3 Ways to Keep Teens Phone-Free on Vacation

Posted Travel Tips by Janice Sakata-Schultze on March 3, 2015

“Your time is up!”

I probably use this phrase more than any other with my two teenage and tween kids. Am I telling them to come inside after an intense competitive one-on-one basketball matchup? Or telling them to close a classic novel they’ve absorbed themselves in for several hours?

Nope. For the umpteenth time, I’m telling them to get off their electronics du jour, whether it’s their phone, tablet, personal game device or the computer. This becomes even tougher to deal with on vacation.

Photo Courtesy of Flickr

If you’re like me, you probably want to yank those things out of their hands and chuck them into the nearest trash receptacle or moving body of water. Of course, that won’t help your teens appreciate the beautiful surroundings of your vacation destination. So follow these strategies to keep them connected with you, and not so much their devices.

1) Go cold turkey

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This plan is not for the faint of heart, but it give you the guarantee that your kids will be device-free. Leaving their phones and play consoles at home would be easiest on a kind of vacation where reception is spotty or nonexistent. These include camping trips in the deep wilderness or overseas travel, where cellular service could be inconsistent and pricey.

One of the best replacement activities they could do instead of having their eyes glued to a screen is journaling. Encourage them to write in a notebook about the things they see on their travels. If they don’t like to write, allow them to have a camera or camcorder and take pictures or movies instead. At the end of the day, ask them to share what they’ve documented and talk about the background or story of the places visited.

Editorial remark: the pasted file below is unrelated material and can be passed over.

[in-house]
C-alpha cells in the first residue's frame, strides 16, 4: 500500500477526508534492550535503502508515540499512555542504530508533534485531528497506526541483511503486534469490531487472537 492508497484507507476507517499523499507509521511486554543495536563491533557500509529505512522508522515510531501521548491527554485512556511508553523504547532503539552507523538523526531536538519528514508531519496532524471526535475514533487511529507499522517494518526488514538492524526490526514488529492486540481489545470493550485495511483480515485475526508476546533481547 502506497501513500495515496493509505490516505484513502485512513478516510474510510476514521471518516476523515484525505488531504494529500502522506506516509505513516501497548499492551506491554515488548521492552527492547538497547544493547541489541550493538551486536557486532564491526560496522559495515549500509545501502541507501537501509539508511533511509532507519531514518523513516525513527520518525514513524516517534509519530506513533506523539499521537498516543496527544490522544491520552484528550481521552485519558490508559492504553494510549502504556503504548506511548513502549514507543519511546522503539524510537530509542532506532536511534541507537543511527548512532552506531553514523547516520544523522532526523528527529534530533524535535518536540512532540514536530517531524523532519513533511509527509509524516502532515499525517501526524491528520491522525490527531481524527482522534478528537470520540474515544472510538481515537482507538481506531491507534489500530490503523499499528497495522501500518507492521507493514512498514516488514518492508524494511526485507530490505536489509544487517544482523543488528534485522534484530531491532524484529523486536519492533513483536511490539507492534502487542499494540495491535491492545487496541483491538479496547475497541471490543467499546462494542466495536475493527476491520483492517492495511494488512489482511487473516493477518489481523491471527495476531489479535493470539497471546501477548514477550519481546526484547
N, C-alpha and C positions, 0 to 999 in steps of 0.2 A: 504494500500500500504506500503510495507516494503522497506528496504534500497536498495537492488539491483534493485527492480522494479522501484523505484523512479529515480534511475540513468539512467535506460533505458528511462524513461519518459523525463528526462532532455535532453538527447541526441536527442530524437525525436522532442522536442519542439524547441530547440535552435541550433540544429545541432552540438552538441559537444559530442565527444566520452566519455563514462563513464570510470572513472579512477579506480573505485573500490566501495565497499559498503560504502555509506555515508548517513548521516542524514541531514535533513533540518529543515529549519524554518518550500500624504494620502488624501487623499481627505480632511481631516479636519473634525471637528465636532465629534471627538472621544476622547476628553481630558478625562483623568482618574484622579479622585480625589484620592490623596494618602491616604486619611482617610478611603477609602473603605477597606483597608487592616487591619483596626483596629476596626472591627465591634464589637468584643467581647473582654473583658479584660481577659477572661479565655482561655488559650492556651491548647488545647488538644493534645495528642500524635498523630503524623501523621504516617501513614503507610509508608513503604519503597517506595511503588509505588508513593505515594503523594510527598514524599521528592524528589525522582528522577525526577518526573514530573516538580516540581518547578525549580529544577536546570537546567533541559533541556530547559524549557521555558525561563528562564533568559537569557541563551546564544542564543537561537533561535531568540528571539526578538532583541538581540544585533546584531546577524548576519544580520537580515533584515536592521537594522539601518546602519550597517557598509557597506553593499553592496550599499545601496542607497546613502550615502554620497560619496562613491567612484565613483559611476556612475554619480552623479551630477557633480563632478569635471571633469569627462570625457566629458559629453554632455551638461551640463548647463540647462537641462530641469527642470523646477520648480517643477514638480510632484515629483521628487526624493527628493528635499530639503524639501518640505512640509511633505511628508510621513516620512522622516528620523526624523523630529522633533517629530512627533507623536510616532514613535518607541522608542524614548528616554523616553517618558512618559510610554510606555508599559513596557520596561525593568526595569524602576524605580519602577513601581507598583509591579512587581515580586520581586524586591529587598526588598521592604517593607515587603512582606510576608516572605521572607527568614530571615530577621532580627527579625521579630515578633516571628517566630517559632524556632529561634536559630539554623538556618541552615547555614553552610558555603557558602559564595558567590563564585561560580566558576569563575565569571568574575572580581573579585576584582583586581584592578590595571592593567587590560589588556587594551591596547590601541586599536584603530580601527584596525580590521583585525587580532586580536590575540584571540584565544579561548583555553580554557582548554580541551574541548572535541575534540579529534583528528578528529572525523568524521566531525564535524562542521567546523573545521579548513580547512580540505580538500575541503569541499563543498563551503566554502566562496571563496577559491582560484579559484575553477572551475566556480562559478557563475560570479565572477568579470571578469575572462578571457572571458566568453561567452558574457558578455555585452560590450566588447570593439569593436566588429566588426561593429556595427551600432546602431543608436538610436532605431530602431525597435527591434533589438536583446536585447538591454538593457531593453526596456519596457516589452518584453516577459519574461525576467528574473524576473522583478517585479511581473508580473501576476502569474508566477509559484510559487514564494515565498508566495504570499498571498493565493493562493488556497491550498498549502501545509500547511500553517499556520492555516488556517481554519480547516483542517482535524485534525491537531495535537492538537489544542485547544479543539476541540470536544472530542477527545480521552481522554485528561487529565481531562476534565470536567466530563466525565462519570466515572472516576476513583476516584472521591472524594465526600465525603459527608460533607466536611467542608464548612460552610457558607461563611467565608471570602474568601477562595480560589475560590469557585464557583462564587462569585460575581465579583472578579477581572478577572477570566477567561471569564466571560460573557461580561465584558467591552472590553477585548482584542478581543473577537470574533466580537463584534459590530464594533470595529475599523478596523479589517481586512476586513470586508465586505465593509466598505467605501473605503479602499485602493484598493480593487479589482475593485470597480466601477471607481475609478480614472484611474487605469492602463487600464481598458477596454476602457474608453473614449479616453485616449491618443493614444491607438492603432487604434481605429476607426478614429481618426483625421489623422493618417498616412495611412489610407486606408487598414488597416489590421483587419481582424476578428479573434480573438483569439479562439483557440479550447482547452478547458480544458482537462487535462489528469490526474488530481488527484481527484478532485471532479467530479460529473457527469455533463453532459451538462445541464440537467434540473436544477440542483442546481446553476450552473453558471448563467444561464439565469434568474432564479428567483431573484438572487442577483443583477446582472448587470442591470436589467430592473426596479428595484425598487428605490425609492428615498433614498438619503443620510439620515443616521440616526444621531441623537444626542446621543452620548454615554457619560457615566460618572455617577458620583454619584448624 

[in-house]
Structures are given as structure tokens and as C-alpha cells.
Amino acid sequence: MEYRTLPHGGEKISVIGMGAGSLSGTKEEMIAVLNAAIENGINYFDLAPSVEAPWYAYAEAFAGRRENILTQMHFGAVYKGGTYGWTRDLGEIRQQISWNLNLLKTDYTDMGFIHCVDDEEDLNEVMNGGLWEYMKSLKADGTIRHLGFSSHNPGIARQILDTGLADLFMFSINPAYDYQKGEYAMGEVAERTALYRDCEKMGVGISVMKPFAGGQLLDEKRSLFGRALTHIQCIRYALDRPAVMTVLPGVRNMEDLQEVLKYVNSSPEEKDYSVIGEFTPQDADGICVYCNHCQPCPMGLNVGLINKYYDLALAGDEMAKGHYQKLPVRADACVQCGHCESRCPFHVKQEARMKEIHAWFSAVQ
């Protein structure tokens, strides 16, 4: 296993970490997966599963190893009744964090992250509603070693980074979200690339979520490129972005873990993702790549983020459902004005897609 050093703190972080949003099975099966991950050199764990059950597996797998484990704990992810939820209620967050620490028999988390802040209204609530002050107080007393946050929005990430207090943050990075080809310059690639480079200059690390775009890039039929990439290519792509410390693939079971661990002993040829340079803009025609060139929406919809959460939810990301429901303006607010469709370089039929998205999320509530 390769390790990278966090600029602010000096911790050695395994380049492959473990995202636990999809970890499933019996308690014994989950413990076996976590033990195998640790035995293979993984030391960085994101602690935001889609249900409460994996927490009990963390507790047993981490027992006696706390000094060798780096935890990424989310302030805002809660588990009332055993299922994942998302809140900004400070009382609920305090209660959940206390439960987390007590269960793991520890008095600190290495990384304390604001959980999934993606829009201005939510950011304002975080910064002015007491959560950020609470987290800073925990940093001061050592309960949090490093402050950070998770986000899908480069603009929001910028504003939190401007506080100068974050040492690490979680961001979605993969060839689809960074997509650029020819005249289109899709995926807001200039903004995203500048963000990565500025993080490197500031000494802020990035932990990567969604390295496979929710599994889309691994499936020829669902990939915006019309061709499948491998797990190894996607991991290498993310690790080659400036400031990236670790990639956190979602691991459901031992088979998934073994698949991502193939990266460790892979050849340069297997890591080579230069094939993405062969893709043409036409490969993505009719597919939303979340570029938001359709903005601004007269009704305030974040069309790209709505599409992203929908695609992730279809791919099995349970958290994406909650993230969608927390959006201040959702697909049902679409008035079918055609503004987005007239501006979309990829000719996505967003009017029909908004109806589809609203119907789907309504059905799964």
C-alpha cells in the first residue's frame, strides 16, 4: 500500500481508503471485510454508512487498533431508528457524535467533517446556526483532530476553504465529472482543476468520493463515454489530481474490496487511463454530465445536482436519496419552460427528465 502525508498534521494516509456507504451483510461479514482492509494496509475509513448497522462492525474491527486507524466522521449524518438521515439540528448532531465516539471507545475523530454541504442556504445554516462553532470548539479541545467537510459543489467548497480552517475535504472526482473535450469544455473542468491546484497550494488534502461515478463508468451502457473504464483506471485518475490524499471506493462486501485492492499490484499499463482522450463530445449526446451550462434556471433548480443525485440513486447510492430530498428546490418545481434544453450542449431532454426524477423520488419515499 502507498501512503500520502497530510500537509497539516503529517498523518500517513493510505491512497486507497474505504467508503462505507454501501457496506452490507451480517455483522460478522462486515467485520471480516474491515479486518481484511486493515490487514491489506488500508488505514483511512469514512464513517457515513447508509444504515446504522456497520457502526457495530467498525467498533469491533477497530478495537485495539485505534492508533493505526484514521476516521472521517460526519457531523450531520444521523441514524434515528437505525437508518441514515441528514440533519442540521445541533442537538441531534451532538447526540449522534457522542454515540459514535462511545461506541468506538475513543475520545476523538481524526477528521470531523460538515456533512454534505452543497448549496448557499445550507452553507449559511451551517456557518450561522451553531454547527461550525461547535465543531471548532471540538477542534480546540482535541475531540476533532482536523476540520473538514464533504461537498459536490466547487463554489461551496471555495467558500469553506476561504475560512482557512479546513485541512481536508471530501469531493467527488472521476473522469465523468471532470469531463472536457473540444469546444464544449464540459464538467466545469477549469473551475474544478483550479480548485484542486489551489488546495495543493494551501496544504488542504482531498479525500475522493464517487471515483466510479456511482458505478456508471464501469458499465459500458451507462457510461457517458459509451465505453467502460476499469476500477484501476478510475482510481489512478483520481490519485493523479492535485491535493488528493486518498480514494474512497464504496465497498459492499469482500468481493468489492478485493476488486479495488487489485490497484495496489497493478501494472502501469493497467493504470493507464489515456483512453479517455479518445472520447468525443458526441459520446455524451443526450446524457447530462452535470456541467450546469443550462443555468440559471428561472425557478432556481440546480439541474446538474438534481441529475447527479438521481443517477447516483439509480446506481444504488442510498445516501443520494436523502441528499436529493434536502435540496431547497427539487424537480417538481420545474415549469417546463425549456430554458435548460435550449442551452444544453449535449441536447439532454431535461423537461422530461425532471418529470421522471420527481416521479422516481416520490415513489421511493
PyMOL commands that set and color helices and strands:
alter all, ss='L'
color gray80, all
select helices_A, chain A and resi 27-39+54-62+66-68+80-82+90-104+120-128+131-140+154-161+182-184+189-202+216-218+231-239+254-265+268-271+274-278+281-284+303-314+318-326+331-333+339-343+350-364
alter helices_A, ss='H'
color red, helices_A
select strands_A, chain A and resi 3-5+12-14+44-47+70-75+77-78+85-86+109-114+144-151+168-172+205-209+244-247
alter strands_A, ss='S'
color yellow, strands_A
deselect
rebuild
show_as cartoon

2) Designate screen time hours…and stick to them

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Using this strategy may be the most palatable option for families with electronic-dependent teens. Right from the start of your vacation, set a firm rule that the kids will have certain hours to spend on devices. Set a time of two hours maximum, stating that because the family is on vacation, it’s the time to focus on being on vacation.  

You may still encounter some resistance with your kids if they want to text their friends constantly. Here’s where your firm parent persona may need to take over. Instead of being punitive or getting caught in an endless argument loop, employ some empathy tactics and acknowledge how they feel. Then state your preferences in a matter-of-fact way. They just might surprise you by following what you say.

3) Surprise: Ask for their input

Photo Courtesy of Dreamstime

If you feel that your kids have some measure of maturity, do what appears to be the most astonishing thing and ask them what the plan should be. Chances are, your kids could come up with a fairly reasonable idea for device usage on your trip. Who knows, they may even get more involved with your family vacation than you realize.

Have patience when you try to implement the device-free or nearly device-free vacation. When your kids see that you’re happy and interested in being there, they are more likely to follow your lead.